Winner of the Ray Allen Billington Prize
Winner of the Ellis W. Hawley Prize
Winner of the Sally and Ken Owens Award
Winner of the Vincent P. DeSantis Book Prize
Winner of the Caroline Bancroft History Prize

"A powerful argument about racial violence that could not be more timely."
-Richard White

"A riveting, beautifully written account...that foregrounds Chinese voices and experiences. A timely and important contribution to our understanding of immigration and the border."
-Karl Jacoby, author of Shadows at Dawn

In 1885, following the massacre of Chinese miners in Wyoming Territory, communities throughout California and the Pacific Northwest harassed,…


Book cover of On Violence

William Clare Roberts Author Of Marx's Inferno: The Political Theory of Capital

From my list on understanding how power works.

Why am I passionate about this?

I’m a teacher, a student, and a reader by trade (that is, a university professor), and I spend most of my time trying to understand social and political power: why some people have it, and others don’t, how it circulates and changes (gradually or suddenly), why it sometimes oppresses us and sometimes liberates, how it can be created and destroyed. I mostly do this by reading and teaching the history of political theory, which I am lucky enough to do at McGill University, in conversation and cooperation with some wonderful colleagues.

William's book list on understanding how power works

William Clare Roberts Why did William love this book?

I think this little book is invaluable for its portrayal of power, not as power over others or as power to do something but as power with other people.

It took me a long time to appreciate this insight, and I still think there is a lot to disagree with and dislike about Arendt’s work in general, but I am indebted to her argument that human power is rooted in solidarity.

By Hannah Arendt,

Why should I read it?

1 author picked On Violence as one of their favorite books, and they share why you should read it.

What is this book about?

Political theorist, philosopher, and feminist thinker Hannah Arendt's On Violence is an analysis of the nature, causes, and significance of violence in the second half of the twentieth century. The public revulsion against violence and nonviolent philosophies continues to diminish in the twenty-first century. In this classic and still all too resonant work, Hannah Arendt puts her theories about violence into historical perspective, examining the relationships between war and politics, violence and power. Questioning the nature of violent behavior, she reveals the causes of its many manifestations, and ulitmately argues against Mao Zedong's dictum "power grows out of the barrel…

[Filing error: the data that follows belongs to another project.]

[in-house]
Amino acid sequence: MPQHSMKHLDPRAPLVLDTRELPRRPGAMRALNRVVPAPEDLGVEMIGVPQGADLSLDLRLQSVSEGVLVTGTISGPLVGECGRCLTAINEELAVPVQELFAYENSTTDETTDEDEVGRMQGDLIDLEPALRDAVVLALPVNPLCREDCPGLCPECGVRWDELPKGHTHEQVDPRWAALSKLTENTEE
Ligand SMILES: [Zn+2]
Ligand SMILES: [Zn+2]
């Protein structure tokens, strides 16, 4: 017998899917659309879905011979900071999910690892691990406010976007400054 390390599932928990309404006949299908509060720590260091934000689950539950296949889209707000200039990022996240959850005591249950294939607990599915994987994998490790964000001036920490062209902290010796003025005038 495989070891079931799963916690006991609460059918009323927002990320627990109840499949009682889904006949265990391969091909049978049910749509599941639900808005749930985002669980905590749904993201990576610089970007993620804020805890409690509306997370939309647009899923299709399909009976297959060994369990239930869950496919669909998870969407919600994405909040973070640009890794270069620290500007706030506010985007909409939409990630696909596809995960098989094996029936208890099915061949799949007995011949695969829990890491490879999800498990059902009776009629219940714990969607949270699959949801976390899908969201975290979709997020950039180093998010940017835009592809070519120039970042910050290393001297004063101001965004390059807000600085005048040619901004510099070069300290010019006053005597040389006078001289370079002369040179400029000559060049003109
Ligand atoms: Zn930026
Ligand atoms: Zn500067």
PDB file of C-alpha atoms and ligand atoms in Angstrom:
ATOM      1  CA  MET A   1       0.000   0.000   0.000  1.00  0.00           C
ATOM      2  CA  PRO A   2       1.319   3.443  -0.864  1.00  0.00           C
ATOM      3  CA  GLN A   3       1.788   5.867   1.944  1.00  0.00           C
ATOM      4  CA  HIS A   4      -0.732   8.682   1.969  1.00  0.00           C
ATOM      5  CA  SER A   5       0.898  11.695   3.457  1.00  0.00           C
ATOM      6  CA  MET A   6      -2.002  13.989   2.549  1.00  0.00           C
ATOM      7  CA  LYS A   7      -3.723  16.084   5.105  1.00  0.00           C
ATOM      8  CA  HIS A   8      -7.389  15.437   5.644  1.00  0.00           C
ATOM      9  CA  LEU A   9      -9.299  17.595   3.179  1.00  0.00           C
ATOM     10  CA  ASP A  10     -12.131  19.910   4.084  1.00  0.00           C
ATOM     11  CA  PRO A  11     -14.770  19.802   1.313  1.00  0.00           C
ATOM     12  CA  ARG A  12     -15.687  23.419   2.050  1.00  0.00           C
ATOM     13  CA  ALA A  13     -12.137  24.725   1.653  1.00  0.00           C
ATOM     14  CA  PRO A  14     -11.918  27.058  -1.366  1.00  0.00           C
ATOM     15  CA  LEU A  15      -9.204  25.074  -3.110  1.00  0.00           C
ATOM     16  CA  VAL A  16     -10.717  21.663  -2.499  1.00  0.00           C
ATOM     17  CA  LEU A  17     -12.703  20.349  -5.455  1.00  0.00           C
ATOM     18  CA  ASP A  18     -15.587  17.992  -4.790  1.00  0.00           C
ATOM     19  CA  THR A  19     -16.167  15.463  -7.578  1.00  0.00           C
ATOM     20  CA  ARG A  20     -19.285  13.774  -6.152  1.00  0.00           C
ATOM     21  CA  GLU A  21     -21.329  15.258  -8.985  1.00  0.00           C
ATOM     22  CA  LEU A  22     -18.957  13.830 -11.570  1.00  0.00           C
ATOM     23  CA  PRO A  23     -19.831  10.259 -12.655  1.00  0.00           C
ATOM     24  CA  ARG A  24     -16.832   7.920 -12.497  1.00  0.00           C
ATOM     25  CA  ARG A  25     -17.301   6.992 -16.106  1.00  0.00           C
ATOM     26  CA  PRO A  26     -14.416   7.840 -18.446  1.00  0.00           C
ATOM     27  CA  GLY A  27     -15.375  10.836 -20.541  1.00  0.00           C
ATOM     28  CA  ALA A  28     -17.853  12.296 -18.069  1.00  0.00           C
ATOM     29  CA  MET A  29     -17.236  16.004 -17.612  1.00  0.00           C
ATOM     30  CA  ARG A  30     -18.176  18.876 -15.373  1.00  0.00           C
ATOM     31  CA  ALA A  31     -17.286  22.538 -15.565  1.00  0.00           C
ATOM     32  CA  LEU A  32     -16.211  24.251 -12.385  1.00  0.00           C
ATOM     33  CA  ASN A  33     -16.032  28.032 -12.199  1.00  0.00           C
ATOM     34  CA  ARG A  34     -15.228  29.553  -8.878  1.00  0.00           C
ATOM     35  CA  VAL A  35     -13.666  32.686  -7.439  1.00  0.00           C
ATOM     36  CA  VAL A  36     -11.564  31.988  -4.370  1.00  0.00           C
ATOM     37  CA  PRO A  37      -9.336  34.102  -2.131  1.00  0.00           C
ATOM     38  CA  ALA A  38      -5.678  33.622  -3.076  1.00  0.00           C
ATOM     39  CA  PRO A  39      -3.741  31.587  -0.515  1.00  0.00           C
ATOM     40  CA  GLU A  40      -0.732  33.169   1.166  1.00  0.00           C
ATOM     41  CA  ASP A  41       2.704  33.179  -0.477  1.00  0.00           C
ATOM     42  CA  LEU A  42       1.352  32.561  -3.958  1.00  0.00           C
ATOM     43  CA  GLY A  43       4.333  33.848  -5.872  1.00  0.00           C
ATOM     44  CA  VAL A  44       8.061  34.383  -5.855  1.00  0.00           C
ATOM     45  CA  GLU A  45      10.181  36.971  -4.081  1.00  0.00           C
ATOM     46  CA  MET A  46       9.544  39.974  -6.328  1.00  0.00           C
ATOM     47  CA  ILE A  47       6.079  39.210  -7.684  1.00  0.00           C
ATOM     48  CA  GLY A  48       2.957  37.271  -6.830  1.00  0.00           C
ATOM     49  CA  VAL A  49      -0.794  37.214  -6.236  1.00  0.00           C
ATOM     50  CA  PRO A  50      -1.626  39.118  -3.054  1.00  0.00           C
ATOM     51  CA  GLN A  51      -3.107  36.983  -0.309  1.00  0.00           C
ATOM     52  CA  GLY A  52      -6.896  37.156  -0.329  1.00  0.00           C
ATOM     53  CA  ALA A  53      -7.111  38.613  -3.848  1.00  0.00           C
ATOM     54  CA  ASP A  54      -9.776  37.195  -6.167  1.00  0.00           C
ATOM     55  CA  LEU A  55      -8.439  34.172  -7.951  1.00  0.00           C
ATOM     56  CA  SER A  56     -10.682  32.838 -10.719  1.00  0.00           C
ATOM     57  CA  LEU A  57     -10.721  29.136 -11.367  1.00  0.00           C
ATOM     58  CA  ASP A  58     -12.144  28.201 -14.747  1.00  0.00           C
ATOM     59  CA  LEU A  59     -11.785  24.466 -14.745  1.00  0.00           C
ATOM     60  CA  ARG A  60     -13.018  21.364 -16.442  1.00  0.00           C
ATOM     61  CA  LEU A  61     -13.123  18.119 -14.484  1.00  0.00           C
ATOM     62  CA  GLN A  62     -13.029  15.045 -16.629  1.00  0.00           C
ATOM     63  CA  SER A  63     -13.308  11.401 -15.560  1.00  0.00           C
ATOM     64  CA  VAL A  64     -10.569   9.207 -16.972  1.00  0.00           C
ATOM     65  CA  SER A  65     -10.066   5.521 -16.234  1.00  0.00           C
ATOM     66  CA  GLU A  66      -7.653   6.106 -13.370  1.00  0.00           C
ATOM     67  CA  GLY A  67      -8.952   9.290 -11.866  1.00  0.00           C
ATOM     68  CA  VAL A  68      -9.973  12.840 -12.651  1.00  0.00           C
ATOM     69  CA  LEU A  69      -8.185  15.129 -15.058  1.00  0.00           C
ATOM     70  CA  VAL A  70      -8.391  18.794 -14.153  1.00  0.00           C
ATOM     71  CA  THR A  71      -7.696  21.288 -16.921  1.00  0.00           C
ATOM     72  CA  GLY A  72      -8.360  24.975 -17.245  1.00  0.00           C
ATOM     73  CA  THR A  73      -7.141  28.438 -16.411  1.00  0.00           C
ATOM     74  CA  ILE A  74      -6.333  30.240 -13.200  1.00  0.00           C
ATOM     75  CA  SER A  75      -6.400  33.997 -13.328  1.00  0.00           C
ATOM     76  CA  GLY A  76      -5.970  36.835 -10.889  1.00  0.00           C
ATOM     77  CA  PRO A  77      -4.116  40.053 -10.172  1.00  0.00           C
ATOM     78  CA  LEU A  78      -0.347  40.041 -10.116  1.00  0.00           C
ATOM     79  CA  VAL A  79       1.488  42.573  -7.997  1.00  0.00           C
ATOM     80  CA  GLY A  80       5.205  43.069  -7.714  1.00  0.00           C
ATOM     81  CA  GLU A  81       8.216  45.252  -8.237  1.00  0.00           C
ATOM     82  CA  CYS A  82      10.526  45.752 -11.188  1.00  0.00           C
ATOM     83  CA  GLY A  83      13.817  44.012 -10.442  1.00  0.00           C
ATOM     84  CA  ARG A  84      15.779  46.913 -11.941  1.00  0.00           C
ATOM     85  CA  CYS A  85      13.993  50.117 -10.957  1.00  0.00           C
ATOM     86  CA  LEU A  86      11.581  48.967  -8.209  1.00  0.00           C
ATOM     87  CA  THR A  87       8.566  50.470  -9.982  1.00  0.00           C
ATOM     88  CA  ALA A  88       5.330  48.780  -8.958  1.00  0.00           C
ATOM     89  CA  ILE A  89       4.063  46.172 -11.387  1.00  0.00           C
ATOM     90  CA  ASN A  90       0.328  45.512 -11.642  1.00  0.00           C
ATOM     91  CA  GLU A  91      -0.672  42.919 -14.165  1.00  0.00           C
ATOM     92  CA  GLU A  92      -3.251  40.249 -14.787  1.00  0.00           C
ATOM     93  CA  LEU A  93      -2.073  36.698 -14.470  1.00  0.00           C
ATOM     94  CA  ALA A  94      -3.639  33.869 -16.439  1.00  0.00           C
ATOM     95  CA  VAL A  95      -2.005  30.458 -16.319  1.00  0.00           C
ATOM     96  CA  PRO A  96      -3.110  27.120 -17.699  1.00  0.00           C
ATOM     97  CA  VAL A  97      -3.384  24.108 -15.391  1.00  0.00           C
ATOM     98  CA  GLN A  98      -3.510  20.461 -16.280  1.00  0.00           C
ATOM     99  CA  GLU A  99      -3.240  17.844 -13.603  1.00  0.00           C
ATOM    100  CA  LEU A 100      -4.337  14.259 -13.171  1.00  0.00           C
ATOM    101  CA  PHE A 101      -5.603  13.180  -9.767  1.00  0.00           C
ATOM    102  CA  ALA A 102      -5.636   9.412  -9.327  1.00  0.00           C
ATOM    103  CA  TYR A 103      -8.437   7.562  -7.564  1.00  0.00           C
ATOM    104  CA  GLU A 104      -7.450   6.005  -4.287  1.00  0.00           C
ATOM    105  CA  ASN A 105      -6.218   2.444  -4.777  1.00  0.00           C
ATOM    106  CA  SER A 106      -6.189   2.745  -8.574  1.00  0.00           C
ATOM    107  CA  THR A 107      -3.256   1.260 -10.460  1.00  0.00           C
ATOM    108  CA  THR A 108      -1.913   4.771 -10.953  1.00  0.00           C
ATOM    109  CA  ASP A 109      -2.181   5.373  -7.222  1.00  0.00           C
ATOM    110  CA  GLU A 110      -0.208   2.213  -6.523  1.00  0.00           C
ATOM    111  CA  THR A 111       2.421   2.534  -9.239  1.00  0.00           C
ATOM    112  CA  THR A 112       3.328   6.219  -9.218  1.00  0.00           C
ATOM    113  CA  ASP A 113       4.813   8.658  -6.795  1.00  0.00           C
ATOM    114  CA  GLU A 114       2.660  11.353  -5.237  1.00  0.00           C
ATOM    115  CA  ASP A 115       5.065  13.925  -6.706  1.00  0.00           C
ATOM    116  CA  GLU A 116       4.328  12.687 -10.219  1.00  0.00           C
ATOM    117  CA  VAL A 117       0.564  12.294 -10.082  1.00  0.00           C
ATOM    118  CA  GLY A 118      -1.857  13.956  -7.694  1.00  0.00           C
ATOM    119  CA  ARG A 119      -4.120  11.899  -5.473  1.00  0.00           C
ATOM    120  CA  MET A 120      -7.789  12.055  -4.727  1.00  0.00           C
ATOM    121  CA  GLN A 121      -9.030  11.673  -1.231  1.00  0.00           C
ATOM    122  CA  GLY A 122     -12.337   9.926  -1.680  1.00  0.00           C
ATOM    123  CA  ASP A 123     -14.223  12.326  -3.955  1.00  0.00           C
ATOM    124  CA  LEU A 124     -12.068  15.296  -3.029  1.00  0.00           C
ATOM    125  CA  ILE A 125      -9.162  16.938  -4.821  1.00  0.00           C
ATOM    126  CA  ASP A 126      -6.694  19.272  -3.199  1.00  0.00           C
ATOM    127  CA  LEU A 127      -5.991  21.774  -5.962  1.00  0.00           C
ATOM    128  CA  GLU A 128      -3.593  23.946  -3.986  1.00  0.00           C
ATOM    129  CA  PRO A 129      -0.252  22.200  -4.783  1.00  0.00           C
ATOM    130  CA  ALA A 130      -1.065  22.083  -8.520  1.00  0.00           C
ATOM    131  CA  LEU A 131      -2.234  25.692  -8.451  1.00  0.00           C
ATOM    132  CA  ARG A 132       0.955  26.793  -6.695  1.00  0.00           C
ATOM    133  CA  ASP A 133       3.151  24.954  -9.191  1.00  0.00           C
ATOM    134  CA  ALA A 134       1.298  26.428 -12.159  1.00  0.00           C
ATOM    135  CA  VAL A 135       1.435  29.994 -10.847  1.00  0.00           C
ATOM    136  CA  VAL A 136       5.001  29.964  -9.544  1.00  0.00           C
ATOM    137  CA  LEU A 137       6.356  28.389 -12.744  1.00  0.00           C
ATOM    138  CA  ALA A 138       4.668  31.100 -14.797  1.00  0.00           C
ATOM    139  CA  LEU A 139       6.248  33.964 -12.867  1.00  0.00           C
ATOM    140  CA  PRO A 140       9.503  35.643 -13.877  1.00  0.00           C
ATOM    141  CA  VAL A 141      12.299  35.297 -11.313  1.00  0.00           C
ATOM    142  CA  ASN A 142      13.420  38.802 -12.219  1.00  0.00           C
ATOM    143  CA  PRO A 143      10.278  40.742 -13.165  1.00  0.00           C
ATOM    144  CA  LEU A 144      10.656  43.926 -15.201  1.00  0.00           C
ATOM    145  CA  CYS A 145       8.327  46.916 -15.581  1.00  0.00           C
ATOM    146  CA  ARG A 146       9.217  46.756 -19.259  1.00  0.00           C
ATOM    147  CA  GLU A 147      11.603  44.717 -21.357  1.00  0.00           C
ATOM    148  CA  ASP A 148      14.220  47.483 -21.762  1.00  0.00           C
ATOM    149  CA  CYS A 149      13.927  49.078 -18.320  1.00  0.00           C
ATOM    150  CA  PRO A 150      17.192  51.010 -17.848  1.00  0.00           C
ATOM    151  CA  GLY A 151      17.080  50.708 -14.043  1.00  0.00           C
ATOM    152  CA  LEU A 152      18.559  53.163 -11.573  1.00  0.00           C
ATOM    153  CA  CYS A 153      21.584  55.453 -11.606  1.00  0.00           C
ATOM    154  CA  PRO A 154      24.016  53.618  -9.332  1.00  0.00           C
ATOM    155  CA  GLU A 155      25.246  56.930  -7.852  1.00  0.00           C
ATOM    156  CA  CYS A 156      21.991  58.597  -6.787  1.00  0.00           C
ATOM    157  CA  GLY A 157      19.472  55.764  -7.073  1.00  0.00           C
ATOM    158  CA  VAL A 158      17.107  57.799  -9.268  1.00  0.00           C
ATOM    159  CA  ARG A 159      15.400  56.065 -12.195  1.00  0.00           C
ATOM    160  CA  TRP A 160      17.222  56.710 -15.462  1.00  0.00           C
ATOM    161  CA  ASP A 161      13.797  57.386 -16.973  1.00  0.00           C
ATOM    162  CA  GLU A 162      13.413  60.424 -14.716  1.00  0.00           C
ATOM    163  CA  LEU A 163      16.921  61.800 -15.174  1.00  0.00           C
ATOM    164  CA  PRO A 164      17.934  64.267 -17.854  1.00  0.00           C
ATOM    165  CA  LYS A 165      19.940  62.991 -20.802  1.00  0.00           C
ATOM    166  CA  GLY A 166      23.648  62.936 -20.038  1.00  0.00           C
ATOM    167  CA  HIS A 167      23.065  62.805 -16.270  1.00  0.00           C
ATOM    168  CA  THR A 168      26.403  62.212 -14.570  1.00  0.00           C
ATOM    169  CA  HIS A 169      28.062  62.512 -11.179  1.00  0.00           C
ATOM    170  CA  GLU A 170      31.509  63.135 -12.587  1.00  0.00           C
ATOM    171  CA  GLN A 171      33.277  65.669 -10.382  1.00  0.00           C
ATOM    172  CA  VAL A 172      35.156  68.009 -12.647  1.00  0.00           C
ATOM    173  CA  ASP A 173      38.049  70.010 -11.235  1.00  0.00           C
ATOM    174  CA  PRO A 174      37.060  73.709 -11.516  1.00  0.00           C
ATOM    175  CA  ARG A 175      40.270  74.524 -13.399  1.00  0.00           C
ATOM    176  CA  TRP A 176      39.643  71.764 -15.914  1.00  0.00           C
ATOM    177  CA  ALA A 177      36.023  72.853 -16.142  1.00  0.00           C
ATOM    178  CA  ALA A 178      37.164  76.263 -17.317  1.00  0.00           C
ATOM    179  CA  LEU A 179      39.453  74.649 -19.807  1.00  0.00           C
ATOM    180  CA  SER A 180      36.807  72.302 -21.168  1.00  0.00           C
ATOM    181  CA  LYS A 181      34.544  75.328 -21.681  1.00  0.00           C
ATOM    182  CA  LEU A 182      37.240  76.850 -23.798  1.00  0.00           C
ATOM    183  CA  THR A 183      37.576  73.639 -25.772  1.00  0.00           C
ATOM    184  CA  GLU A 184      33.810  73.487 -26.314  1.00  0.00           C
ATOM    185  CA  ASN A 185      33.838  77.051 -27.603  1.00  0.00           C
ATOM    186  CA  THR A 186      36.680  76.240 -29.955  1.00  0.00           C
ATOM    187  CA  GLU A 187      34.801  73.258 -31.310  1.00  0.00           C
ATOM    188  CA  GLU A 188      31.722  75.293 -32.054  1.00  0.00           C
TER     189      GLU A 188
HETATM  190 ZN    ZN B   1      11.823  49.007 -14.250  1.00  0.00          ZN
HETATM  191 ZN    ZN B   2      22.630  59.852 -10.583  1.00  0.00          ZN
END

Book cover of Violence and Social Orders: A Conceptual Framework for Interpreting Recorded Human History

Mark Koyama Author Of How the World Became Rich: The Historical Origins of Economic Growth

From my list on politics and economics in preindustrial societies.

Why am I passionate about this?

I've always been fascinated with history. The study of economic history allows me to combine my passion for understanding the past with a rigorous and systematic set of analytical tools. In my own work I'm interested in understanding the economic, political, and institutional transformations that have created the modern world. The books I've selected here help us better understand quite how different the past and they have proven to be invaluable to me as inspirations. 

Mark's book list on politics and economics in preindustrial societies

Mark Koyama Why did Mark love this book?

This is a landmark book in political economy and economic history. 

Douglass North won the Noble Prize in Economics in part for the study of institutions in economic history. 

This was his final work (coauthored with Wallis and Weingast). And while the lessons of North's earlier work on institutions have been incorporated into the wider body of scholarship in economic history and development economics, I think the lessons of this book haven't been fully absorbed.  

The fundamental idea is that all societies face "the problem of violence". They have to deter individuals from resorting to violence in order to take what they want. But the means through which society limits violence vary and are often detrimental to long-run economic growth. There is thus a "natural" form of government that is common throughout history, capable of producing social order but not widespread prosperity.

Achieving sustained economic growth in the long-run requires…

By Douglass C. North, John Joseph Wallis, Barry R. Weingast

Why should I read it?

2 authors picked Violence and Social Orders as one of their favorite books, and they share why you should read it.

What is this book about?

All societies must deal with the possibility of violence, and they do so in different ways. This book integrates the problem of violence into a larger social science and historical framework, showing how economic and political behavior are closely linked. Most societies, which we call natural states, limit violence by political manipulation of the economy to create privileged interests. These privileges limit the use of violence by powerful individuals, but doing so hinders both economic and political development. In contrast, modern societies create open access to economic and political organizations, fostering political and economic competition. The book provides a framework…